Consultancy- Community level child protection: Participatory facilitation using creative methods

Terms of reference


Background

Over the past decade, the field of international child protection in humanitarian and development contexts has changed and matured in significant ways. A previous focus on deficits and problems is being eclipsed by a new focus on children’s resilience, and more attention is being paid to improving the evidence base and strengthening wider systems of child protection. However, significant gaps remain with regard to prevention, local ownership, and sustainability. Still needed are deeper ways of engaging with communities which enable them to own and lead internally guided processes to address harm to children.

Communities play significant roles in preventing and responding to the concerns children face, and they organise themselves in a variety of ways to protect children who are at risk. Community-level approaches to child protection support community members to protect children and ensure their right to healthy development. In these approaches, the external actors should seek to understand and build on already existing communities’ resources for and commitment to children. They should support existing capacities, structures and processes that are led and organised by community members, including children, and avoid introducing unfamiliar concepts and new structures or groups that could weaken existing practice.

Community-level approaches are most effective and sustainable when communities see them as meeting their collective responsibility to children. In general, the community level engagement includes the following phases:

  • Learning phase: learning with and about the community which sets the stage for the community level work; -
  • Community planning: identification and prioritization which harm(s) to children to prevent and respond to; and identification of community solutions to these harms;
  • Community action: taking steps to address the selected harm(s) to children;
  • Community M&E: monitoring and evaluation of the community action.

Evidence shows that patient facilitation of community-level processes support community ownership and positive outcomes for children. The facilitator, who plays a key role in all the abovementioned phases, may be a staff member of an external actor – an outsider who is not from the community and who brings an external perspective – but also a member of the community who brings an insider’s perspective. The facilitator does not counsel, guide, or quietly lead community members to address particular child protection issues or to use a particular action approach.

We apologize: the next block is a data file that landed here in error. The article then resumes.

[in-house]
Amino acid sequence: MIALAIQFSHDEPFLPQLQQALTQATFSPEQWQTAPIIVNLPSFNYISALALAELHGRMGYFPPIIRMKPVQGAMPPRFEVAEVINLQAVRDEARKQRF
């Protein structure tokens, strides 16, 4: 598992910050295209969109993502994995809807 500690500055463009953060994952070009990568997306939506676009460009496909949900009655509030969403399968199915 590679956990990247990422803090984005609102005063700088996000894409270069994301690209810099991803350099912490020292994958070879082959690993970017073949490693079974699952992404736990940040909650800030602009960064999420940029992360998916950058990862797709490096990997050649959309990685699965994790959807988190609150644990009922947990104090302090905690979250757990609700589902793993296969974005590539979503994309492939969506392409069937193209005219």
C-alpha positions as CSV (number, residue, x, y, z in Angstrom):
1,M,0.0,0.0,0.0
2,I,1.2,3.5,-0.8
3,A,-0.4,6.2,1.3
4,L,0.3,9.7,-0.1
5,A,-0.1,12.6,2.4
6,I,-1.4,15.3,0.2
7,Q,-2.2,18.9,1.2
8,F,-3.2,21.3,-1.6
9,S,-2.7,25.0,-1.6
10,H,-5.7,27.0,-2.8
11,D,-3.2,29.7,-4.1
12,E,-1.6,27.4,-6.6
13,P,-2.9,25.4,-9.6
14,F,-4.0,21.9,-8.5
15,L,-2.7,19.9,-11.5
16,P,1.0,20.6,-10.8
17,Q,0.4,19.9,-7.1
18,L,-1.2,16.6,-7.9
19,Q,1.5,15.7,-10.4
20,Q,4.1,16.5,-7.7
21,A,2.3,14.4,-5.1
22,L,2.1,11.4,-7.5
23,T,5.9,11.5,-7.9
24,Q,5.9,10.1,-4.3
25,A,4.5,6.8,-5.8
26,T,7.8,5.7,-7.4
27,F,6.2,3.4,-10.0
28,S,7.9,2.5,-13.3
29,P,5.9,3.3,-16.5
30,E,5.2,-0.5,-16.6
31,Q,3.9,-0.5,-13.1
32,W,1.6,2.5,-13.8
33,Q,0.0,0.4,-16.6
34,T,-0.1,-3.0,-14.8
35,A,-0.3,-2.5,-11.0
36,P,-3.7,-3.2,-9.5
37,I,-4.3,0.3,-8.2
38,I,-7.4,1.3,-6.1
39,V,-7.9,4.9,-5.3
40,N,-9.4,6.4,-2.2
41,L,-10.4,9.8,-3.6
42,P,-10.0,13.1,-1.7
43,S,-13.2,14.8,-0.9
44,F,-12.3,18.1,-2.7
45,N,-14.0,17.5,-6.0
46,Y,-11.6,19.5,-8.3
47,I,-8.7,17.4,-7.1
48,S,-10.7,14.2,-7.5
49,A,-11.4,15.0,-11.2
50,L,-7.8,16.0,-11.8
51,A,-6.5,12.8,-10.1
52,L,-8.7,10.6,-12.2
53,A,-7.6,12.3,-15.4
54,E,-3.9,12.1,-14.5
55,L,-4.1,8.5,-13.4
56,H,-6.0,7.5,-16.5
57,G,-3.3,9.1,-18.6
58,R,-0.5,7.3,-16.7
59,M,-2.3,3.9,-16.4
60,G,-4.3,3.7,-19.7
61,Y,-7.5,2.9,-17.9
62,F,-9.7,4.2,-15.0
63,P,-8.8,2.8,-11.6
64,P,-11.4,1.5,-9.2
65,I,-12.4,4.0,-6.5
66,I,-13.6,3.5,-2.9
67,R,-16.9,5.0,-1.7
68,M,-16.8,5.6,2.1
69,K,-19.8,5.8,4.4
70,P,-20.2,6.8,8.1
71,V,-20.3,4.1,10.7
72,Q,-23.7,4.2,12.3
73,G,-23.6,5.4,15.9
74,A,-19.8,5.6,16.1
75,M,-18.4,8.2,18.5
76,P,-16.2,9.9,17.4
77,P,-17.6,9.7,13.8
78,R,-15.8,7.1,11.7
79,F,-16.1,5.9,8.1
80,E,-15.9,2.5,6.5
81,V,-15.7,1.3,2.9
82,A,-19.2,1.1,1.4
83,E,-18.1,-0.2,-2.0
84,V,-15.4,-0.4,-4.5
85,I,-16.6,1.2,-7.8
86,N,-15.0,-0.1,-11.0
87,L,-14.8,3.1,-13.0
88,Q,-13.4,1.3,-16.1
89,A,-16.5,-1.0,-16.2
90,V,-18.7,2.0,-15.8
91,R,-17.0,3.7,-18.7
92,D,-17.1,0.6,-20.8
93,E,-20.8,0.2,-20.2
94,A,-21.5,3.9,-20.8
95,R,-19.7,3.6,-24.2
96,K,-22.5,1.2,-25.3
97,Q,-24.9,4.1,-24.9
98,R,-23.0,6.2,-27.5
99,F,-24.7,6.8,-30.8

Community-led or participatory theatre offers communities the opportunity to actively reflect together by using the stage as a place to explore new ways of living and express new visions of the future. It is an approach in which the actors interact with the public, based on a real concern. Throughout the participatory event, the public participates to adapt, change or correct a situation, an attitude or a behaviour that is developed during the show. This form of theatre aims to join entertainment with an exploration of attitudes and to share knowledge in order to stimulate positive.

Rather, the facilitator is there to learn, ask questions, invite dialogue among people who are positioned in very different ways, and to support the conditions conducive to full community participation, discussion of different options, decision-making, and action(1) .

In the Guide for supporting community-led child protection processes (2) , Mike Wessells identifies and describes the following soft skills of a facilitator: humility and respect, empathy, deep listening, asking probing questions, understanding power dynamics in the community, nonviolent conflict management, enabling inclusive dialogue, what do I bring to a community and developing a reflective practice.

Participatory video and participatory radio are forms of participatory media in which a group creates their own film or radio show. The idea behind this is that making a video or radio show is easy and accessible, and is a great way of bringing people together to explore issues, voice concerns or simply to be creative and tell stories. This approach can be very empowering, enabling a group or community to explore issues and take action to solve their own problems, and also to communicate their needs and ideas to decision-makers and/or other groups and communities. As such, participatory video and radio can be a highly effective approach to engage and mobilize communities, and to help them to implement their own forms of sustainable development based on local needs.

This consultancy focuses on an additional skill set: participatory facilitation using creative methods. The work will build on learning and evidence from participatory approaches using creative methods, such as participatory theatre, participatory photography, participatory video, participatory radio etc.